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Approach to therapy of psoriatic arthritis

 

Skin therapies: dermatologic perspective on the rheumatology-dermatology interface


1, 2

 

  1. University of Hawaii, John A. Burns School of Medicine, Honolulu, HI, USA. jodies@hawaii.edu
  2. Department of Dermatology, Psoriasis, Phototherapy and Skin Treatment Clinic, University of California, San Francisco, CA, USA.

CER8923
2015 Vol.33, N°5 ,Suppl.93
PI 0078, PF 0081
Approach to therapy of psoriatic arthritis

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PMID: 26472228 [PubMed]

Received: 02/09/2015
Accepted : 02/09/2015
In Press: 15/10/2015
Published: 16/10/2015

Abstract

Psoriasis is a common, chronic, inflammatory skin condition in which up to 42% of patients may develop psoriatic arthritis. Consequently, dermatologists and rheumatologists frequently manage the same patient for psoriasis and psoriatic arthritis, respectively. Hence, it is important for the two specialties to understand one another and work together to optimise care of patients with psoriatic disease. This article discusses several areas of clinical concern in which coordination of care is especially critical. First, when selecting a therapeutic modality, it is best to use treatments that improve both the joints and the skin, and exercise caution while using options that can rarely worsen the skin, such as systemic steroids. Second, a close working relationship between the two specialties is critical in making prompt and early diagnosis of psoriatic arthritis. Dermatologists often are on the frontlines for detecting early signs of joint involvement, and the prevalence of undiagnosed PsA among patients with psoriasis is estimated to be 15.5%. Third, in the rare instance of anti-TNF induced paradoxical worsening of the skin disease, it is highly recommended that these patients be referred to dermatologists as soon as possible for optimal management of the skin manifestations. Lastly, dermatologists in the US have a long history of undertreating generalised psoriasis, especially with regards to the use of systemic agents. Therefore, the consideration of systemic agents by the rheumatologist may greatly benefit the patient by treating both the joint and skin manifestations. In summary, this article highlights the importance of interdisciplinary coordination between rheumatologists and dermatologists for which both specialties offer unique and complementary expertise to the care of patients with psoriatic disease.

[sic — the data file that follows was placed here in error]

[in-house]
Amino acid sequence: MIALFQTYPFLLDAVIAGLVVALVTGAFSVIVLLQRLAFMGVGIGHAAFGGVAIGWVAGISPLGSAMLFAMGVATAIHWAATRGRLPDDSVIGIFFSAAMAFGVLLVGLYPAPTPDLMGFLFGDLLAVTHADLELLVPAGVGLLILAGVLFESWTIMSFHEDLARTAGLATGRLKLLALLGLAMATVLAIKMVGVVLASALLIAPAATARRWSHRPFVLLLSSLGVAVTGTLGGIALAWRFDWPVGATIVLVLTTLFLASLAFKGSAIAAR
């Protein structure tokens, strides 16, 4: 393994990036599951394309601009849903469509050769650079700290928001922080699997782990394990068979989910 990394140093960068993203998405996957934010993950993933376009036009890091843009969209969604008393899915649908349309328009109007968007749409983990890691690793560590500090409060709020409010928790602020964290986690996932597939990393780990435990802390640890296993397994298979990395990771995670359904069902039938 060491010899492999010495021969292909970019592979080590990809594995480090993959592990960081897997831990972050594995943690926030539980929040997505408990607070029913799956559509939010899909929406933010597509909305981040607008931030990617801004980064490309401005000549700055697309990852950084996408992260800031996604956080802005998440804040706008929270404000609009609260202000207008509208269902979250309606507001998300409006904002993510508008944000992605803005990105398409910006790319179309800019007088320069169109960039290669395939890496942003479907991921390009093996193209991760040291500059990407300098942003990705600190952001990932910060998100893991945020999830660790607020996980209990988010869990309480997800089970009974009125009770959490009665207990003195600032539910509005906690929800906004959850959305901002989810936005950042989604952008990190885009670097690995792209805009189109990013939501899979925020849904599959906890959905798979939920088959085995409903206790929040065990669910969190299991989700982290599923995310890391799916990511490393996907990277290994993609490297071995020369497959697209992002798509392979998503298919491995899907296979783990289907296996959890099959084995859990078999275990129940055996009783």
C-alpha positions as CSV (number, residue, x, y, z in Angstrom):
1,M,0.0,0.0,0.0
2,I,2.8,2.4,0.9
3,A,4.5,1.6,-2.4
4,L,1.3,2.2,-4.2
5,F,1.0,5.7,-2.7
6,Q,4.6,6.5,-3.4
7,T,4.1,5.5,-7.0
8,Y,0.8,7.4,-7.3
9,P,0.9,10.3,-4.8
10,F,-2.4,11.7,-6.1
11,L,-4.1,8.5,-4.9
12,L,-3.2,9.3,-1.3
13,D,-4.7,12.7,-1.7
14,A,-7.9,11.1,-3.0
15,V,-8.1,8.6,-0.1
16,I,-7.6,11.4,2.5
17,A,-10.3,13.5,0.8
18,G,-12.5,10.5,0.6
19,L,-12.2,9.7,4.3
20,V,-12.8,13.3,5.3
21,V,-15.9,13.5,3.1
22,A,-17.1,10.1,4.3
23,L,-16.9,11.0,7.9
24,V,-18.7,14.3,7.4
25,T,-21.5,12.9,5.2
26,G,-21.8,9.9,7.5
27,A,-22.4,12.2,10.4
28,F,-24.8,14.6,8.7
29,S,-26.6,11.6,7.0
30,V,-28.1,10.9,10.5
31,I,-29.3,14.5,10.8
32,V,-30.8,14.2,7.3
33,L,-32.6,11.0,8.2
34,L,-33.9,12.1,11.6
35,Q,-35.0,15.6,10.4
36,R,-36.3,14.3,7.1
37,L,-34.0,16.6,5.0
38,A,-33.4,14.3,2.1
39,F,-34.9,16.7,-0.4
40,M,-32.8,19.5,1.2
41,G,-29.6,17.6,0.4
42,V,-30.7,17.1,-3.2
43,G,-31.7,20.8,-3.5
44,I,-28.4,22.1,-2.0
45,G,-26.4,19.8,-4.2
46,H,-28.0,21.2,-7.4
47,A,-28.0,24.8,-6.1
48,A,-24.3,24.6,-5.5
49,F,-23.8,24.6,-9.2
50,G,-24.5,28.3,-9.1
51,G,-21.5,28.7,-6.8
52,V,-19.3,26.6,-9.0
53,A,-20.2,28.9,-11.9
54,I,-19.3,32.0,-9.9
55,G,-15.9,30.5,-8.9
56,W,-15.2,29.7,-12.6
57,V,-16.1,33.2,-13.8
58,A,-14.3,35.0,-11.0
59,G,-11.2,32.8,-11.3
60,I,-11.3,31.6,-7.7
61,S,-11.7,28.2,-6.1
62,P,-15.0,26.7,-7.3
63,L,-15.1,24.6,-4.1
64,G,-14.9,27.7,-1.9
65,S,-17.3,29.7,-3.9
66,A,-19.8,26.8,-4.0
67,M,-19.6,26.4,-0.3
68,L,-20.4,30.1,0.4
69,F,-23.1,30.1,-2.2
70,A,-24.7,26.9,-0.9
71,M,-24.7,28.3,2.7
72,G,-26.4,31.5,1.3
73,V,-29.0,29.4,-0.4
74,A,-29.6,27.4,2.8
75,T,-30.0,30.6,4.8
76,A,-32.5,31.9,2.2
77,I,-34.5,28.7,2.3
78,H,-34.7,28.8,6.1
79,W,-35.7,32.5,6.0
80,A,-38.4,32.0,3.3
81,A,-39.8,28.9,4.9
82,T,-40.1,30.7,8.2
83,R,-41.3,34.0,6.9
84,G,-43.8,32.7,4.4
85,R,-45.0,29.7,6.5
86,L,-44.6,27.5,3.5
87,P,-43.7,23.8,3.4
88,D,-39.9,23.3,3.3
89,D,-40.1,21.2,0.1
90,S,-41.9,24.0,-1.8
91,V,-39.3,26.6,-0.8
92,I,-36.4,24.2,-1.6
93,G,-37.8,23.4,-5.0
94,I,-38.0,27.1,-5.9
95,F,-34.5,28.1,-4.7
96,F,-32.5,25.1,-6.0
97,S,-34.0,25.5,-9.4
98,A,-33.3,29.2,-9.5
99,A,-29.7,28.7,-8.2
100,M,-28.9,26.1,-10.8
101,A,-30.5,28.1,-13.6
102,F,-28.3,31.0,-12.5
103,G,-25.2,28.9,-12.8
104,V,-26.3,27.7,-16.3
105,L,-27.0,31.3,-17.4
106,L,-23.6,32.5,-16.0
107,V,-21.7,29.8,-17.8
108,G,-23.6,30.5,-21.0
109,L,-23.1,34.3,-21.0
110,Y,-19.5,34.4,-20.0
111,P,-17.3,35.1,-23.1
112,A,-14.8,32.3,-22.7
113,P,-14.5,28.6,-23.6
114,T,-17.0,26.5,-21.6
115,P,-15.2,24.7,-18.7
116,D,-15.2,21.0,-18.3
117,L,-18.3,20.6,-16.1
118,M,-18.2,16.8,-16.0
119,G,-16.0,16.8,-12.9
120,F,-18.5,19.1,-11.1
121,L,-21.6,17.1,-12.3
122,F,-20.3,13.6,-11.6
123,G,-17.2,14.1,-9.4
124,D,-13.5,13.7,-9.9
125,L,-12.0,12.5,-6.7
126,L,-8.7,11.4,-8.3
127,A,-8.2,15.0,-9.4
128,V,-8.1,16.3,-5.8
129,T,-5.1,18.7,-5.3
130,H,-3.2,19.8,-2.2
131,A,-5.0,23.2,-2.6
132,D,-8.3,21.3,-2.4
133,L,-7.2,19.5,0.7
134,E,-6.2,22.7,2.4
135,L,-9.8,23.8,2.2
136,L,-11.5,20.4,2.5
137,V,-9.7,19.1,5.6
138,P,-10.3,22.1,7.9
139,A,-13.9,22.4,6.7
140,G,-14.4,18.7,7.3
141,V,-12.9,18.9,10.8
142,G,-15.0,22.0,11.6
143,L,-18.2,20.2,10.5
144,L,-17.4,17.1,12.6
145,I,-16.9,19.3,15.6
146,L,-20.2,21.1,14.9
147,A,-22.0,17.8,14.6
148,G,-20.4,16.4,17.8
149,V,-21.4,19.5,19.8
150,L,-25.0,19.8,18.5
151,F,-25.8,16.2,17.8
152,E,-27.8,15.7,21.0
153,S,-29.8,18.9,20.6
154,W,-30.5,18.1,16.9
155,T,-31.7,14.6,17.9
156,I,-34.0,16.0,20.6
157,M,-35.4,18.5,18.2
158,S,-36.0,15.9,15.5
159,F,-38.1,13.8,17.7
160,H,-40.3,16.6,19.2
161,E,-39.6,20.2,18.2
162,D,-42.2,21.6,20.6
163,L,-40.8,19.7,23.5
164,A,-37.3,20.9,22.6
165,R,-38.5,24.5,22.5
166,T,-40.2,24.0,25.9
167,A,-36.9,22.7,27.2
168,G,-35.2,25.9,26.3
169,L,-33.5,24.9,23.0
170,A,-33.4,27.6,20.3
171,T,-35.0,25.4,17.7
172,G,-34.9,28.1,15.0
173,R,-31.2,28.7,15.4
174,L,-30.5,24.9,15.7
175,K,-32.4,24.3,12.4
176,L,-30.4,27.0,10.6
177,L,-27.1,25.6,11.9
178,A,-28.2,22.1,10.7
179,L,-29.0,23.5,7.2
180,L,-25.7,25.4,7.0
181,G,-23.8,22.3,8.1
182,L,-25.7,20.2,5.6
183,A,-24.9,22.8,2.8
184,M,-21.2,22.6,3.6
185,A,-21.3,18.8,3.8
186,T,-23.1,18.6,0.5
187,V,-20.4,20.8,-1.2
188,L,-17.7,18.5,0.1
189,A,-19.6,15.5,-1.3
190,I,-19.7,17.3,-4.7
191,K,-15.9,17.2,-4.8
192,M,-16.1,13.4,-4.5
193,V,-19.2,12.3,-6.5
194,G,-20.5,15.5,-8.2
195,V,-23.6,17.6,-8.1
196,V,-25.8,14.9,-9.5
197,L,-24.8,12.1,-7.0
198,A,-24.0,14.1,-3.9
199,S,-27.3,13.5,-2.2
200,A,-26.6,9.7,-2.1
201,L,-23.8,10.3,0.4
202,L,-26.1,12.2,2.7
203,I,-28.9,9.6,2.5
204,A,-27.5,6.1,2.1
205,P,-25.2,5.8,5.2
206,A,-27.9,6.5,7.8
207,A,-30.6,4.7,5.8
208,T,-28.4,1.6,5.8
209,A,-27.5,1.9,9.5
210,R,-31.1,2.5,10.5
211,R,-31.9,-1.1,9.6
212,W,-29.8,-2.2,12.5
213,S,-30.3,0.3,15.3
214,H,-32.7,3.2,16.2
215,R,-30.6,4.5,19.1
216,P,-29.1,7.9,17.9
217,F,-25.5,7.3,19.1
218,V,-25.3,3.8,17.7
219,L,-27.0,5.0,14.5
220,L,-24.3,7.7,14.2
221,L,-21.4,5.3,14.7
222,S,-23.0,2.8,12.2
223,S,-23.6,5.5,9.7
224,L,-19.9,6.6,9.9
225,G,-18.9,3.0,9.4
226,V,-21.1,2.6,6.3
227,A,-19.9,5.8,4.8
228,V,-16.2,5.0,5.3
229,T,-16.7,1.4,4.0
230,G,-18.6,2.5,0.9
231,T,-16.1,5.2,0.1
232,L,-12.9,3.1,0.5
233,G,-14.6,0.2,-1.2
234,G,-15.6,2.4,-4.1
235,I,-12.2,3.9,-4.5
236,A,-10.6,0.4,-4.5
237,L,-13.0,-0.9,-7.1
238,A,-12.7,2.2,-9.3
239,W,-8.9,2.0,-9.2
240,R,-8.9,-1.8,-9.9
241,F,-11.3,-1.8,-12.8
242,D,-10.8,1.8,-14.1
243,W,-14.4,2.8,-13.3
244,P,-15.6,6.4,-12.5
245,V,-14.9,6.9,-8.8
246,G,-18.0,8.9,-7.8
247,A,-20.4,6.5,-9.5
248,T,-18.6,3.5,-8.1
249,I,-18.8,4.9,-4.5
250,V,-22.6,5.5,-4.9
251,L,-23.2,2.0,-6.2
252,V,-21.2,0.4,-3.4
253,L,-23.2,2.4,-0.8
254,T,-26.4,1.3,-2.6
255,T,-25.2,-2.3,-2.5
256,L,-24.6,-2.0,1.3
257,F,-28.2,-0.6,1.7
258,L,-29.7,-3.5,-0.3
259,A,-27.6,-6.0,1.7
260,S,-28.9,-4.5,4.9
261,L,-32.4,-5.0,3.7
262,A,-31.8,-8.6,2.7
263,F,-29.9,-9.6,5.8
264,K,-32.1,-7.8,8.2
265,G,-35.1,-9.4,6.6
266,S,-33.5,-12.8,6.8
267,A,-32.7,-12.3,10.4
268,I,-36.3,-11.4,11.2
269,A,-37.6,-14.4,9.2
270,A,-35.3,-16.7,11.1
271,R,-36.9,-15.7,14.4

Rheumatology Article